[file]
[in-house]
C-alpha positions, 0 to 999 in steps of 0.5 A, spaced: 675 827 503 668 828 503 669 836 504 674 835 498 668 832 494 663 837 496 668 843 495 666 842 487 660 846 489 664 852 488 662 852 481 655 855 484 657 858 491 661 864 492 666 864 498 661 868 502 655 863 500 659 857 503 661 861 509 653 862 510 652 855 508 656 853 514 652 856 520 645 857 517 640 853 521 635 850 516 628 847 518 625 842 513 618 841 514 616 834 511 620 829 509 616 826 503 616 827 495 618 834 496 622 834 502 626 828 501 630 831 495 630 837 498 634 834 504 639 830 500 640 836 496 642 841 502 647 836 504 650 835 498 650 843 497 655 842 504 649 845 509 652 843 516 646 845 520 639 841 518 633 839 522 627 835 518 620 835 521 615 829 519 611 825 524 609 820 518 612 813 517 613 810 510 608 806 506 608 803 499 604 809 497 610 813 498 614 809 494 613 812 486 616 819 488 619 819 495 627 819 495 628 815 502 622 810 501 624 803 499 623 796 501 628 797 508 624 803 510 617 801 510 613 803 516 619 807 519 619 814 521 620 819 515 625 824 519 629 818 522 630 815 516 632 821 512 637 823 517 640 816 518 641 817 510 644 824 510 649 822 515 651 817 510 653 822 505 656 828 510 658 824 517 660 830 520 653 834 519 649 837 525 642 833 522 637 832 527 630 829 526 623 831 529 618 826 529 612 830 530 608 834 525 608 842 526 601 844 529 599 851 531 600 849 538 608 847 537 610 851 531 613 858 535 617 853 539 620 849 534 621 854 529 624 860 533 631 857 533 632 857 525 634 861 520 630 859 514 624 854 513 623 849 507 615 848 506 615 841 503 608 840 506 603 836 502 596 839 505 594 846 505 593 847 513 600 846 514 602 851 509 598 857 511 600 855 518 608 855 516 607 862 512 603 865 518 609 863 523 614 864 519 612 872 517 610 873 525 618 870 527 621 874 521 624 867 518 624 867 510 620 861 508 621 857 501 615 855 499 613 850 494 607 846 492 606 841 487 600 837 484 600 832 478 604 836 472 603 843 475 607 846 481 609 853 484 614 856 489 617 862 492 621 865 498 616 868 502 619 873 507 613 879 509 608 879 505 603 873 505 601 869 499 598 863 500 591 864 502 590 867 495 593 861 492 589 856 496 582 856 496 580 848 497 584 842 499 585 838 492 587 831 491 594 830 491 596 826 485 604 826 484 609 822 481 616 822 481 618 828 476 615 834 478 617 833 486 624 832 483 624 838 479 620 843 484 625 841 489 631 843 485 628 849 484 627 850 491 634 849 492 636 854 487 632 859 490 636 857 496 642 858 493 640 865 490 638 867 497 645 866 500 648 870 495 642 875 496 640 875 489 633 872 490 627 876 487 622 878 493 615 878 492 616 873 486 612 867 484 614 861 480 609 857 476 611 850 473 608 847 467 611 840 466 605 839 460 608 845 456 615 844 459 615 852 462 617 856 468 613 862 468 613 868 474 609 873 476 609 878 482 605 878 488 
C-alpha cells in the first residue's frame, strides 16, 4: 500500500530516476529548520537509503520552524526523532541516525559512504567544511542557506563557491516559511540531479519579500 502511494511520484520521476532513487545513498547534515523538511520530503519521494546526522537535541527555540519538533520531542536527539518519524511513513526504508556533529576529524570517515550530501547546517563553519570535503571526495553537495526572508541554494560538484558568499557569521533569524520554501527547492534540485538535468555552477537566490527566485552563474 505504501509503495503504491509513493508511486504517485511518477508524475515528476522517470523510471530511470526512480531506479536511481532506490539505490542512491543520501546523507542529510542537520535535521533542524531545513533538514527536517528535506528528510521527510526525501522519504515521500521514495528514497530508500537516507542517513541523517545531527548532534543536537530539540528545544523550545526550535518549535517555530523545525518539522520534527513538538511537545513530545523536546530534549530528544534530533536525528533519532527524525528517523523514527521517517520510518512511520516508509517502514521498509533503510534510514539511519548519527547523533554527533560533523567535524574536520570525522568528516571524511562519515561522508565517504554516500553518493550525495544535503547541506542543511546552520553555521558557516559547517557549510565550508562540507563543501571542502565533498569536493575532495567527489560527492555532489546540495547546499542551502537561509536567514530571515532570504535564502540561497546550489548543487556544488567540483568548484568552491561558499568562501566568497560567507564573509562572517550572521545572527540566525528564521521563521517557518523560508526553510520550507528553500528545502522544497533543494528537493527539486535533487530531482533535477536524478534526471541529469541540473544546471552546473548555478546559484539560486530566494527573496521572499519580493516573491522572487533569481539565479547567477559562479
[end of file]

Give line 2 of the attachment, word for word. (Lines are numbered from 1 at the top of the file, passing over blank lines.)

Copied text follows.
C-alpha positions, 0 to 999 in steps of 0.5 A, spaced: 675 827 503 668 828 503 669 836 504 674 835 498 668 832 494 663 837 496 668 843 495 666 842 487 660 846 489 664 852 488 662 852 481 655 855 484 657 858 491 661 864 492 666 864 498 661 868 502 655 863 500 659 857 503 661 861 509 653 862 510 652 855 508 656 853 514 652 856 520 645 857 517 640 853 521 635 850 516 628 847 518 625 842 513 618 841 514 616 834 511 620 829 509 616 826 503 616 827 495 618 834 496 622 834 502 626 828 501 630 831 495 630 837 498 634 834 504 639 830 500 640 836 496 642 841 502 647 836 504 650 835 498 650 843 497 655 842 504 649 845 509 652 843 516 646 845 520 639 841 518 633 839 522 627 835 518 620 835 521 615 829 519 611 825 524 609 820 518 612 813 517 613 810 510 608 806 506 608 803 499 604 809 497 610 813 498 614 809 494 613 812 486 616 819 488 619 819 495 627 819 495 628 815 502 622 810 501 624 803 499 623 796 501 628 797 508 624 803 510 617 801 510 613 803 516 619 807 519 619 814 521 620 819 515 625 824 519 629 818 522 630 815 516 632 821 512 637 823 517 640 816 518 641 817 510 644 824 510 649 822 515 651 817 510 653 822 505 656 828 510 658 824 517 660 830 520 653 834 519 649 837 525 642 833 522 637 832 527 630 829 526 623 831 529 618 826 529 612 830 530 608 834 525 608 842 526 601 844 529 599 851 531 600 849 538 608 847 537 610 851 531 613 858 535 617 853 539 620 849 534 621 854 529 624 860 533 631 857 533 632 857 525 634 861 520 630 859 514 624 854 513 623 849 507 615 848 506 615 841 503 608 840 506 603 836 502 596 839 505 594 846 505 593 847 513 600 846 514 602 851 509 598 857 511 600 855 518 608 855 516 607 862 512 603 865 518 609 863 523 614 864 519 612 872 517 610 873 525 618 870 527 621 874 521 624 867 518 624 867 510 620 861 508 621 857 501 615 855 499 613 850 494 607 846 492 606 841 487 600 837 484 600 832 478 604 836 472 603 843 475 607 846 481 609 853 484 614 856 489 617 862 492 621 865 498 616 868 502 619 873 507 613 879 509 608 879 505 603 873 505 601 869 499 598 863 500 591 864 502 590 867 495 593 861 492 589 856 496 582 856 496 580 848 497 584 842 499 585 838 492 587 831 491 594 830 491 596 826 485 604 826 484 609 822 481 616 822 481 618 828 476 615 834 478 617 833 486 624 832 483 624 838 479 620 843 484 625 841 489 631 843 485 628 849 484 627 850 491 634 849 492 636 854 487 632 859 490 636 857 496 642 858 493 640 865 490 638 867 497 645 866 500 648 870 495 642 875 496 640 875 489 633 872 490 627 876 487 622 878 493 615 878 492 616 873 486 612 867 484 614 861 480 609 857 476 611 850 473 608 847 467 611 840 466 605 839 460 608 845 456 615 844 459 615 852 462 617 856 468 613 862 468 613 868 474 609 873 476 609 878 482 605 878 488 